Without hesitation the judge Mrs Zena Thorn-Andrews beckoned Woody the Irish Water Spaniel into the centre of the ring, accompanied by the rather astonished Martyn Ford!
What an achievement for the breed; first time ever that one had qualified for the Finals and then to go on to be the overall winner!
It was an exceptional win for a breed which has had remarkable success the show ring over the last few years.
The Thirtythird Purina Pro Plan/Dog World Pup of the Year Final was held in London in the spectacular surroundings of the Porter Tun Room at the Whitbread Brewery on Thursday 8th January.
The judge for this prestigious event was Zena Thorn - Andrews who is Britains most successful breeder having bred and /or owned a record 94 UK champions.
The start of the event was delayed for a short time as four of the qualifiers were stuck in London traffic; however they all arrived, the only eventual absentee being Roy and Lorna Walkers Lakeland Terrier, Kilmarth Shakira.
Bernard Hall was the commentator for the event and gave a quick resume of the format of the competition and also explaining that the company name of the joint sponsor with Dog World was Nestlé Purina Petcare but for this event was known as Purina ProPlan.
The event was opened with last years Pup of the Year winner, the Miniature Schnauzer, Risepark Smart Fella for Tamberg doing a lap of honour around the ring followed by all this years finalists. They moved individually then all remained together in the impressive ring which was complete with white picket fencing and the sponsors logos projected in light onto the carpet.
were several "firsts" at this event; Rob Sansoms
Byermoor Queens English being the first Cavalier King Charles
Spaniel to qualify for the event; Nick Gourley and Andrew
Leonards English Toy Terrier was the first of its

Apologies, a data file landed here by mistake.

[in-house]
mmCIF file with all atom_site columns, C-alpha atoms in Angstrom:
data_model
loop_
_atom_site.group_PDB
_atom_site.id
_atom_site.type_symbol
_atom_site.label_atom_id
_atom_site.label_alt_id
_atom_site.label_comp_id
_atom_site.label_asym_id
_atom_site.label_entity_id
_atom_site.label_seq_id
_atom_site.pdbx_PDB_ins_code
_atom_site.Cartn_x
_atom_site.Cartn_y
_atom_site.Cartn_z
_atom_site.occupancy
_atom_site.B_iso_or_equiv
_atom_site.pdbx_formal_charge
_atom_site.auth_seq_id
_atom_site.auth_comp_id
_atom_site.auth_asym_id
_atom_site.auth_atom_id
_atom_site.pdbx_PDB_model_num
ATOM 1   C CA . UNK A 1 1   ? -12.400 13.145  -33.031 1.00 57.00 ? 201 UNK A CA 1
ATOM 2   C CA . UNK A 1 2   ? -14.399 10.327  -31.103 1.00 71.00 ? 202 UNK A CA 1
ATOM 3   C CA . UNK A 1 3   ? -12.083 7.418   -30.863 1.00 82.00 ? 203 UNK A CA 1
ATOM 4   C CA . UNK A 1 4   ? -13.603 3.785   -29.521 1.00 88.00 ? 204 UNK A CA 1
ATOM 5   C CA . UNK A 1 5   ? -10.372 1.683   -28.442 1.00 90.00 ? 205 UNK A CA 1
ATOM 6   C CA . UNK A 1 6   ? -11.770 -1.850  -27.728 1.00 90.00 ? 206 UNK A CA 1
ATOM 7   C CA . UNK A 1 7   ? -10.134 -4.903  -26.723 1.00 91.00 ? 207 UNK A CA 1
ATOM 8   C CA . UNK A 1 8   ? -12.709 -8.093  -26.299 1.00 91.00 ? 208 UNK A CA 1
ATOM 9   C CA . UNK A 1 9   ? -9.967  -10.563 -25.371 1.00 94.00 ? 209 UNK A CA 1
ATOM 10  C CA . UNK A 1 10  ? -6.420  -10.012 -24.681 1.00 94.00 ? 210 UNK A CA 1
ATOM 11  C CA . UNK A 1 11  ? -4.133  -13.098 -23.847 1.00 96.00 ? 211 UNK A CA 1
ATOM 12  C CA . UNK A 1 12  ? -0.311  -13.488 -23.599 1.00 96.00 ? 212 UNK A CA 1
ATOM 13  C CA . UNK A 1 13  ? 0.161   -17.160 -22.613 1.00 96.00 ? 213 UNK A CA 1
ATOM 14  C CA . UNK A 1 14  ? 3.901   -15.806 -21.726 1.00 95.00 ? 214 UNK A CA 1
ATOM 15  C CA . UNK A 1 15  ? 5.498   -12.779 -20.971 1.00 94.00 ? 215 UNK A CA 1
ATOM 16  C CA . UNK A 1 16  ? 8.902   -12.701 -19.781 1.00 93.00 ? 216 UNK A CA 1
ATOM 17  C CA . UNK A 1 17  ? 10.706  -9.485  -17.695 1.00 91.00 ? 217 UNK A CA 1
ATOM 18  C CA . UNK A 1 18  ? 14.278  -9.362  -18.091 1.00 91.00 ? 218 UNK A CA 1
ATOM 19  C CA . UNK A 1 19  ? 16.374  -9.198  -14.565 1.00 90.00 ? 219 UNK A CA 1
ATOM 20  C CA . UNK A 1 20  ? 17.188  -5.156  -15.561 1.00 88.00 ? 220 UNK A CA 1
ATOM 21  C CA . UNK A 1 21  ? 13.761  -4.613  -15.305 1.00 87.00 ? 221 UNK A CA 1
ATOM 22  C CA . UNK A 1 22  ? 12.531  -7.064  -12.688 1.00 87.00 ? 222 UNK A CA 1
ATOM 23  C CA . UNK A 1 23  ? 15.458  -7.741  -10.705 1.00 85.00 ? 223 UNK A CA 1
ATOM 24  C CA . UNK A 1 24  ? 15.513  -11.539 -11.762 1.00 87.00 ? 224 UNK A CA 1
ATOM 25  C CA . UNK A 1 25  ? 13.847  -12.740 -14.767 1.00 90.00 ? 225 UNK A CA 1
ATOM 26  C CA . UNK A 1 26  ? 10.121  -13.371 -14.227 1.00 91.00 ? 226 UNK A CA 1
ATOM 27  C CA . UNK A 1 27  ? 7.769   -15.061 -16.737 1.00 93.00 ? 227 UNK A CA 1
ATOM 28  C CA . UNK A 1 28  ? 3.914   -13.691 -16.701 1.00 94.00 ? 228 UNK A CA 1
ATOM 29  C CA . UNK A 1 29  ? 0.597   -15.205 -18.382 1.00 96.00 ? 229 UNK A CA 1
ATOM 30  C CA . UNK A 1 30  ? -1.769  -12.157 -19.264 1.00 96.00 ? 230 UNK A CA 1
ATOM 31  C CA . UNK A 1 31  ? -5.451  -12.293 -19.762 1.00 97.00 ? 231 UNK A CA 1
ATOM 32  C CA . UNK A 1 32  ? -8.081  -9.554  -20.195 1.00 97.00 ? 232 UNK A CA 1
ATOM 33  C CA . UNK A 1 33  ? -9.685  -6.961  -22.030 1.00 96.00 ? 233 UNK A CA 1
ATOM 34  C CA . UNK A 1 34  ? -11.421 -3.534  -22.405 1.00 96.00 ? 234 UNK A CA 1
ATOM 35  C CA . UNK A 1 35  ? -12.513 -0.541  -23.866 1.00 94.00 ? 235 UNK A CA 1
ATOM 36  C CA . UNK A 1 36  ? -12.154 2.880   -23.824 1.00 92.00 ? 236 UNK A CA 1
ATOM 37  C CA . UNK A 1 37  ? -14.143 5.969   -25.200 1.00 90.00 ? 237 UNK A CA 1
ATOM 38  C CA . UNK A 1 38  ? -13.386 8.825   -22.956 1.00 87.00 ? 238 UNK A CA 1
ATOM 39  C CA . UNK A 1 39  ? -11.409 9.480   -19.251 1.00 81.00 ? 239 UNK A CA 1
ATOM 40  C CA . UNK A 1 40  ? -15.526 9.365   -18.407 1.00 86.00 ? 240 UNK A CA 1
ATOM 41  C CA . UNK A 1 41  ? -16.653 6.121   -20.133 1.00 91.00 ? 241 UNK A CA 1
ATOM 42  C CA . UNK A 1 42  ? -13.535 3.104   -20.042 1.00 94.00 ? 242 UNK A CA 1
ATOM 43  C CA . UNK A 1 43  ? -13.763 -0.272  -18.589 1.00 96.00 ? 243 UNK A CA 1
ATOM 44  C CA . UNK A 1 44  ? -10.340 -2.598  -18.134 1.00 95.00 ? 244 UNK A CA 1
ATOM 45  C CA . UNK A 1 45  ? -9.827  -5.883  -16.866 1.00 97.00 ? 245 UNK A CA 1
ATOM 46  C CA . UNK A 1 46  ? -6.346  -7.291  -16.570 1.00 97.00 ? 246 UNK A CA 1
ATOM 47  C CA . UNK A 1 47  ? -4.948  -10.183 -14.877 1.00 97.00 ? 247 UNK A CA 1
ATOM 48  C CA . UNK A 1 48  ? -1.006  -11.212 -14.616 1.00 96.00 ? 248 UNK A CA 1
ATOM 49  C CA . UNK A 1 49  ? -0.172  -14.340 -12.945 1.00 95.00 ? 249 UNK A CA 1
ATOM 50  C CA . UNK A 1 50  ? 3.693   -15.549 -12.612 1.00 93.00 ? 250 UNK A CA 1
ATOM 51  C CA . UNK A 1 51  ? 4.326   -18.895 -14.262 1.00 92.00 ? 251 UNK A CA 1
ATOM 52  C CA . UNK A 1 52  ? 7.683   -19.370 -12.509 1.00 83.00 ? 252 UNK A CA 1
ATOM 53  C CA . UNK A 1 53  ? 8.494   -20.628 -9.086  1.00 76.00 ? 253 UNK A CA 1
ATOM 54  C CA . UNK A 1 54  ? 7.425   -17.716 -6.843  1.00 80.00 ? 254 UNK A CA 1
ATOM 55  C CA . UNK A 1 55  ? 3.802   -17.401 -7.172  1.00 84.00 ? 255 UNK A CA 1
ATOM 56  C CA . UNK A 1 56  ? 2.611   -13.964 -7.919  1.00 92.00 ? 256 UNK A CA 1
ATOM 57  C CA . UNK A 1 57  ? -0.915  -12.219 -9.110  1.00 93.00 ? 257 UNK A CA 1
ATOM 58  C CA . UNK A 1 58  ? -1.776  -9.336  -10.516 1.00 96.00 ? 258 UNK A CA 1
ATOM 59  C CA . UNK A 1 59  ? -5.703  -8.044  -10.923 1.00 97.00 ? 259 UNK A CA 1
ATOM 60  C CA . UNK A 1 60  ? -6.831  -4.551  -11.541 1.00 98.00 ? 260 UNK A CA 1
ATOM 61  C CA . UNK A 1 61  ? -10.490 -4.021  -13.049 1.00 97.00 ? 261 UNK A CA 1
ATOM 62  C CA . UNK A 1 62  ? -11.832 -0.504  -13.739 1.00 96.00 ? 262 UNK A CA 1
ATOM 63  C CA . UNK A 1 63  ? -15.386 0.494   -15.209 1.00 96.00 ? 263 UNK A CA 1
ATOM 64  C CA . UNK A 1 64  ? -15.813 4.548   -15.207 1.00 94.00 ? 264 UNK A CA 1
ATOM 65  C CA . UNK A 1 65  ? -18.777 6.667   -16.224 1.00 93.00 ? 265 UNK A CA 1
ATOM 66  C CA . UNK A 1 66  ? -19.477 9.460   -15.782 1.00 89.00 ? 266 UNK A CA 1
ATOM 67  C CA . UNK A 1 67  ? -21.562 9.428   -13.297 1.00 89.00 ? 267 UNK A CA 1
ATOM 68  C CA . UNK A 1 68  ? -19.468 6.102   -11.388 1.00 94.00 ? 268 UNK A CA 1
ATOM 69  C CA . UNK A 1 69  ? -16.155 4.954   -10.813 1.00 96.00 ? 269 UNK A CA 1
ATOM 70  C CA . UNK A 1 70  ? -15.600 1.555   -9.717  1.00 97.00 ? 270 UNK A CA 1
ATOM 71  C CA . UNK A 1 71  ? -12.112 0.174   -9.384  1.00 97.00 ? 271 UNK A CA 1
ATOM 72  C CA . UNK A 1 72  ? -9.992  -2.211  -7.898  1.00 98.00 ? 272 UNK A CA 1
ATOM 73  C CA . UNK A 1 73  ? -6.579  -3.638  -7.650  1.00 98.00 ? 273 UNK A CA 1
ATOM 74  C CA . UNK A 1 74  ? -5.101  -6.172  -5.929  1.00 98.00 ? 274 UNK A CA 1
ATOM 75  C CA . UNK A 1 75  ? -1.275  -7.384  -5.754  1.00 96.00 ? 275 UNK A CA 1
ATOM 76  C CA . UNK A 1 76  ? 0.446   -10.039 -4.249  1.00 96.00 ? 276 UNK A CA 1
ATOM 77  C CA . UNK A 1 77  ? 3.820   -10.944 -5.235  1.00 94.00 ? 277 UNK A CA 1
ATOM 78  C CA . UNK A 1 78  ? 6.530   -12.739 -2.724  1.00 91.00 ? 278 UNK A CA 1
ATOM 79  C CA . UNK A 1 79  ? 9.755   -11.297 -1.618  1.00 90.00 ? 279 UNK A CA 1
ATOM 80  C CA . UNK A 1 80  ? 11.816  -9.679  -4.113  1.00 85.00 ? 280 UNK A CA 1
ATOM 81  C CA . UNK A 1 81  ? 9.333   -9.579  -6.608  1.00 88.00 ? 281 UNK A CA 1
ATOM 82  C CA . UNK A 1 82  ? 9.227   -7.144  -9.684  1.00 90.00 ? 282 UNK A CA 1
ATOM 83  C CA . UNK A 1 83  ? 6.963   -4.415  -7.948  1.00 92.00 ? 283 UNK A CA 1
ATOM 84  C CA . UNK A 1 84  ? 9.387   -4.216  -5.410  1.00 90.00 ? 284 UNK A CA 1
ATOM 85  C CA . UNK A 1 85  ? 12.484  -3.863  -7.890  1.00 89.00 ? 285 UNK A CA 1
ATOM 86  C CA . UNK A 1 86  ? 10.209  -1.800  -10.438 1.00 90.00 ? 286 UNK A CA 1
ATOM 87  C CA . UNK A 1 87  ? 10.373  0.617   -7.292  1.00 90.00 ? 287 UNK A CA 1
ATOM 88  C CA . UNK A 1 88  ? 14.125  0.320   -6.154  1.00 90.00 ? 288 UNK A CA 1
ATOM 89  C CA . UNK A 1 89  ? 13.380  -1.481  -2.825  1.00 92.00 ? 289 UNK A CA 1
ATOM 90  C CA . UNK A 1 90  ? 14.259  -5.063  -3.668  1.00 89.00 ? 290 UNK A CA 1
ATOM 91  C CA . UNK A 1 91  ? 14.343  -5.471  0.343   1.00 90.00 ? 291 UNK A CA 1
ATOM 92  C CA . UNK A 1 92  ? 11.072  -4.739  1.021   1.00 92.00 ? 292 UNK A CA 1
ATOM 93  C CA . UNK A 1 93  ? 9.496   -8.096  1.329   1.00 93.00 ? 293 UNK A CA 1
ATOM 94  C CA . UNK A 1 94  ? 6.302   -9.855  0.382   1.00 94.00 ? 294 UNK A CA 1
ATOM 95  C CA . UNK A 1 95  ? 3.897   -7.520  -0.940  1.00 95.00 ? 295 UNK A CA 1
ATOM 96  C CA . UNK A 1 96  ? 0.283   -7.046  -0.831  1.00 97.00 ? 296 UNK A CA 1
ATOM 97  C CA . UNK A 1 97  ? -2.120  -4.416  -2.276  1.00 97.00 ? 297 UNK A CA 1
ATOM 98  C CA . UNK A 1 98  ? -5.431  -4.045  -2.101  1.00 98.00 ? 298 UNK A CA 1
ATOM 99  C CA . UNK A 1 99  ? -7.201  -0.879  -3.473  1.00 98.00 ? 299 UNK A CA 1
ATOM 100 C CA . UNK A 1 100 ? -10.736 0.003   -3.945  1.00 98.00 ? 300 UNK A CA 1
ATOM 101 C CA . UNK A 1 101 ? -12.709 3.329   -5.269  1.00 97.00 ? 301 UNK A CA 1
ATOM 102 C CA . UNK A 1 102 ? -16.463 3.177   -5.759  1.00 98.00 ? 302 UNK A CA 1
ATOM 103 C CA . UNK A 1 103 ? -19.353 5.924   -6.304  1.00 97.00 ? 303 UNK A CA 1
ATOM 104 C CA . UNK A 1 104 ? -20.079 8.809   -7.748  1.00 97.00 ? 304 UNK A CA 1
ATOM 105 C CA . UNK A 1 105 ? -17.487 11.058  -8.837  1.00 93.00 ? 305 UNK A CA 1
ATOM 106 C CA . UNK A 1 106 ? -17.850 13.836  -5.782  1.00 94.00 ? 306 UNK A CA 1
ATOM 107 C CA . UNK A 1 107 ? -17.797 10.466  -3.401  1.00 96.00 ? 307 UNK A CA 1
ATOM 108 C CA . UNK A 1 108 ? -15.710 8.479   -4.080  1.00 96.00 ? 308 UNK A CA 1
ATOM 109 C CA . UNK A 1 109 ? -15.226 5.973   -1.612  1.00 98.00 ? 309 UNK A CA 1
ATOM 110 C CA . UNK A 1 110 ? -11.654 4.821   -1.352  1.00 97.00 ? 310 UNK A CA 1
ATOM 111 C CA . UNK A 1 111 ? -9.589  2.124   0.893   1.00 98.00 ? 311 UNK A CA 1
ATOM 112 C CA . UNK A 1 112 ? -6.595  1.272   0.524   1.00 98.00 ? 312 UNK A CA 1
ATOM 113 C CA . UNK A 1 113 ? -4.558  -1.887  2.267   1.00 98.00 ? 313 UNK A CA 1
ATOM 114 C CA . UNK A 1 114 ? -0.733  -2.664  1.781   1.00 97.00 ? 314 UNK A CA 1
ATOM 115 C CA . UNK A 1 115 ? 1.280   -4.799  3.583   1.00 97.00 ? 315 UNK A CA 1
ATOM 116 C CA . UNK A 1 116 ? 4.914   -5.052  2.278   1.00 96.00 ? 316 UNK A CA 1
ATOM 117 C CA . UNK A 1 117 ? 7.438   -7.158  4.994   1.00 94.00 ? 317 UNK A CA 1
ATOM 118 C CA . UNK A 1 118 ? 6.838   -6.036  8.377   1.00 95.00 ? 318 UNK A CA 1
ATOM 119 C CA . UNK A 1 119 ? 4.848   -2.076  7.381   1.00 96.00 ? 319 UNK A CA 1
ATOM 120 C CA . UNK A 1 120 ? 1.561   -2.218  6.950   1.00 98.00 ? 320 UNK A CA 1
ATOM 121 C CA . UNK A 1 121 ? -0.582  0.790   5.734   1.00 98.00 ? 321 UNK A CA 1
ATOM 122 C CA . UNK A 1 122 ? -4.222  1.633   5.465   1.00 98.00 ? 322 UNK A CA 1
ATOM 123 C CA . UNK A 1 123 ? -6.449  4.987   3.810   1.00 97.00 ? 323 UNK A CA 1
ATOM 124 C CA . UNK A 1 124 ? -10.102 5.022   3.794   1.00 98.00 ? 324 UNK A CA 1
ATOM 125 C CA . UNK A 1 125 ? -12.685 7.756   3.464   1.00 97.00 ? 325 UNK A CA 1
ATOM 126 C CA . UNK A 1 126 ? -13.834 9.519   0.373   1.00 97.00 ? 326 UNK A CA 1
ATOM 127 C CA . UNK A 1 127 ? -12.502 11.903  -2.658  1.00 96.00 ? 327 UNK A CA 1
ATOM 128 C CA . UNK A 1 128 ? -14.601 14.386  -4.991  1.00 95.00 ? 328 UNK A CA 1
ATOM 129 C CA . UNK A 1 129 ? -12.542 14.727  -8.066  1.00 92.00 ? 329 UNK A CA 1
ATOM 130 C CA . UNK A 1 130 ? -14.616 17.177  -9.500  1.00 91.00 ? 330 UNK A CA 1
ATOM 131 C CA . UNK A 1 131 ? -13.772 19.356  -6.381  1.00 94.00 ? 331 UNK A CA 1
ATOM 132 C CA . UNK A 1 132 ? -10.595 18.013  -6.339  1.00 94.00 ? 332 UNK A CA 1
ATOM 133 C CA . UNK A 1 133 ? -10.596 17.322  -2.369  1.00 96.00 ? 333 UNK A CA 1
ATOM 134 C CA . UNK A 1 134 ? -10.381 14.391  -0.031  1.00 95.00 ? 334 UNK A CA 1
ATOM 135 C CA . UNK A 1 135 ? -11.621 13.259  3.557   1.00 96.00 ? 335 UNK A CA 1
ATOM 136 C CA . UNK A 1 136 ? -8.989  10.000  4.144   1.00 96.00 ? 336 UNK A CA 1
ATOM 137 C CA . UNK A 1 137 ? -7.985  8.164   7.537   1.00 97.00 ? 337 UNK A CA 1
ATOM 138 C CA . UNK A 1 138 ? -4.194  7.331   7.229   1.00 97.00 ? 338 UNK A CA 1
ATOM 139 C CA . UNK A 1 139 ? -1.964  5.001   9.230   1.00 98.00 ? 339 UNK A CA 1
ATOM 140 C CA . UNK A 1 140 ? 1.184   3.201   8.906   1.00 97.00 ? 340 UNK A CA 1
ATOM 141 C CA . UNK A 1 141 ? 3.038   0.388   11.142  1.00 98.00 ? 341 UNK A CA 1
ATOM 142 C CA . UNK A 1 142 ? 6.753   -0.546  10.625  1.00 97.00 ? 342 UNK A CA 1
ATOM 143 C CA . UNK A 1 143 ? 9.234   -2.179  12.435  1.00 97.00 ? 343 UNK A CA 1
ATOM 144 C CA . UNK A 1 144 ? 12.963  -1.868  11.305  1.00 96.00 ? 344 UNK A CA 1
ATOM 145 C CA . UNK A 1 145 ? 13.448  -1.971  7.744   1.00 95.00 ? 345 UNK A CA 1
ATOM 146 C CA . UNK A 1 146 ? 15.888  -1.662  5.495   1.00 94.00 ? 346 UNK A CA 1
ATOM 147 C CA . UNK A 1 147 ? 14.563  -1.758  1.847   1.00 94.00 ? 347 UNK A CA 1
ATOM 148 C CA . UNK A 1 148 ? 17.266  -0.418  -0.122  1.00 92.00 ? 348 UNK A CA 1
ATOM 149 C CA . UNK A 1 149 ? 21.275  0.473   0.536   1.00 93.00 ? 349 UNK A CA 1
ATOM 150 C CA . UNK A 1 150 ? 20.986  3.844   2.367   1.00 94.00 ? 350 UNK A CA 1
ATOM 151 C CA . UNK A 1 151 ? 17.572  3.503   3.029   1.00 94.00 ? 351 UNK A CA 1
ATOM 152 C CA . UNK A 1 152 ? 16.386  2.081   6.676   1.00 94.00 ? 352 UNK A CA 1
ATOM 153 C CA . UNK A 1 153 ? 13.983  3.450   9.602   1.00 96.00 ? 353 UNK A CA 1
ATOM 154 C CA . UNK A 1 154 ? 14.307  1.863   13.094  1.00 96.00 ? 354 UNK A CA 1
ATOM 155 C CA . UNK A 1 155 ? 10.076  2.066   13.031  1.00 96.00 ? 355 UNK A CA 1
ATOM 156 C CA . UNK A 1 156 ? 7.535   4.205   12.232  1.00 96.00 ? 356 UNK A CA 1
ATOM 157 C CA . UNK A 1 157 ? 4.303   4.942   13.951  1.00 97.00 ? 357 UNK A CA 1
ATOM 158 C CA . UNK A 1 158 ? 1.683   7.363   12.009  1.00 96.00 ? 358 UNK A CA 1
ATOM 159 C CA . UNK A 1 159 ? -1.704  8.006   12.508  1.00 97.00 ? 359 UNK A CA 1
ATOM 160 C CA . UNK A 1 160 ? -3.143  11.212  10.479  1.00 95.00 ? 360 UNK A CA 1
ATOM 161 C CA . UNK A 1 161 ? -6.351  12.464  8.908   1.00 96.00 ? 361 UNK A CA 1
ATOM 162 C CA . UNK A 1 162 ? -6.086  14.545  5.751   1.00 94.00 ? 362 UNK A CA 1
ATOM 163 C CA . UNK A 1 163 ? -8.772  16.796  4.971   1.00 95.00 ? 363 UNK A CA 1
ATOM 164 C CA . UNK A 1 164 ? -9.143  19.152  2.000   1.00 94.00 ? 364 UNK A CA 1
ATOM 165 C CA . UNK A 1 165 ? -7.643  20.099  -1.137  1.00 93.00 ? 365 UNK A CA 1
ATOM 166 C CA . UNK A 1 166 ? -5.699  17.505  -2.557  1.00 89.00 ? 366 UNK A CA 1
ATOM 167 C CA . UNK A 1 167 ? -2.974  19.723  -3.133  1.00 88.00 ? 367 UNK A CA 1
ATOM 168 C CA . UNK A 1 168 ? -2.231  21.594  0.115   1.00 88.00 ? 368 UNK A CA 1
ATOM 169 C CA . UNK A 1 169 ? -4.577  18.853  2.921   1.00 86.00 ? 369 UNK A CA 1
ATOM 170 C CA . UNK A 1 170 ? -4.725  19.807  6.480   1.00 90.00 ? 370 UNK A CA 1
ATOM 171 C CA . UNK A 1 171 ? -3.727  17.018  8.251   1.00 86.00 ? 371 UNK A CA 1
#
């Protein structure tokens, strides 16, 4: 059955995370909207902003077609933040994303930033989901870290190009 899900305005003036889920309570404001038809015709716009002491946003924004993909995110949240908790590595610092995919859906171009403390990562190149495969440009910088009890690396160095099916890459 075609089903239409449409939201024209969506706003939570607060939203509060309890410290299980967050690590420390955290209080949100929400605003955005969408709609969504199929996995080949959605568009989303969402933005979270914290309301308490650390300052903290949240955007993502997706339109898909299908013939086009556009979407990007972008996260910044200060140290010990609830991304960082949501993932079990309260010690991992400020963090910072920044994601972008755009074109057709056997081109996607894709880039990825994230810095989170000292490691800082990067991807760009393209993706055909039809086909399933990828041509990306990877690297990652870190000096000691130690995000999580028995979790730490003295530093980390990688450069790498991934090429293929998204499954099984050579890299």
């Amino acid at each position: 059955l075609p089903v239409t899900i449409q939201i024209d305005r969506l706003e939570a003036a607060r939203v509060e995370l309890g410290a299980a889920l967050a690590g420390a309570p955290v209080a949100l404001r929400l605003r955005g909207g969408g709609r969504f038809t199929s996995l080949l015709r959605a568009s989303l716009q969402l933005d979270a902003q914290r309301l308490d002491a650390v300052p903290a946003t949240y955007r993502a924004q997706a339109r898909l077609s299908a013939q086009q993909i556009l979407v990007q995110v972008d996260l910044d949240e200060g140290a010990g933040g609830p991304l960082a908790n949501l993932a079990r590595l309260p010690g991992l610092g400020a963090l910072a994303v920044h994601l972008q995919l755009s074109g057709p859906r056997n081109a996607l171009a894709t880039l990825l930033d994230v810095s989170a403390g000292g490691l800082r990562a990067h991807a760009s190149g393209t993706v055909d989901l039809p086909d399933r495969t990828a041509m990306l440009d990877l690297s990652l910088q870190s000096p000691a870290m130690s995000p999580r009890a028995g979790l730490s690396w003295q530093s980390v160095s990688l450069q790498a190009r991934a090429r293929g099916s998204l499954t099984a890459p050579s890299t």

breed to qualify and managed it at his first show! It was
a first time also for Irish Water Spaniels, the breed being
proudly represented by the eventual winner Martyn and Margarita
Fords Cuboglach Woodland Brown. The Cardigan Welsh
Corgi, Salvenik Secret Agent of Elmsmere owned by Ros Ellwood
and Barry Gardiner was the first of its breed to qualify
Bert Easdon and Philip Martin, no strangers by any means to these finals, managed also to qualify two puppies but not from the same litter. They were the Pekingese bitch Yakees Little Blond Number and the dog Yakee Coalition Forces.
Zena had a good look at each dog and moved them all individually, there being only three dogs in the ring at any one time. After all had been examined every finalist returned to the ring and from these Zena shortlisted ten dogs; the Miniature Schnauzer, Great Dane bitch, Miniature Smooth-Haired Dachshund, Pointer, Pekingese dog, Golden Retriever, Rottweiler, Irish Water Spaniel, Norfolk Terrier and Cardigan Corgi. She moved them all again then from this impressive line-up pulled out the final four. These were the Irish Water Spaniel Martyn and Margarita Fords Cuboglach Woodland Brown, Diane Jenkins and Richard Allens Norfolk Terrier, Ch Kinsridge Free N Easy, Owen Greechans Great Dane bitch Myhalston Miss Kiara and the Rottweiler, Ruth Hills Tysar Pure Chance with Juffther.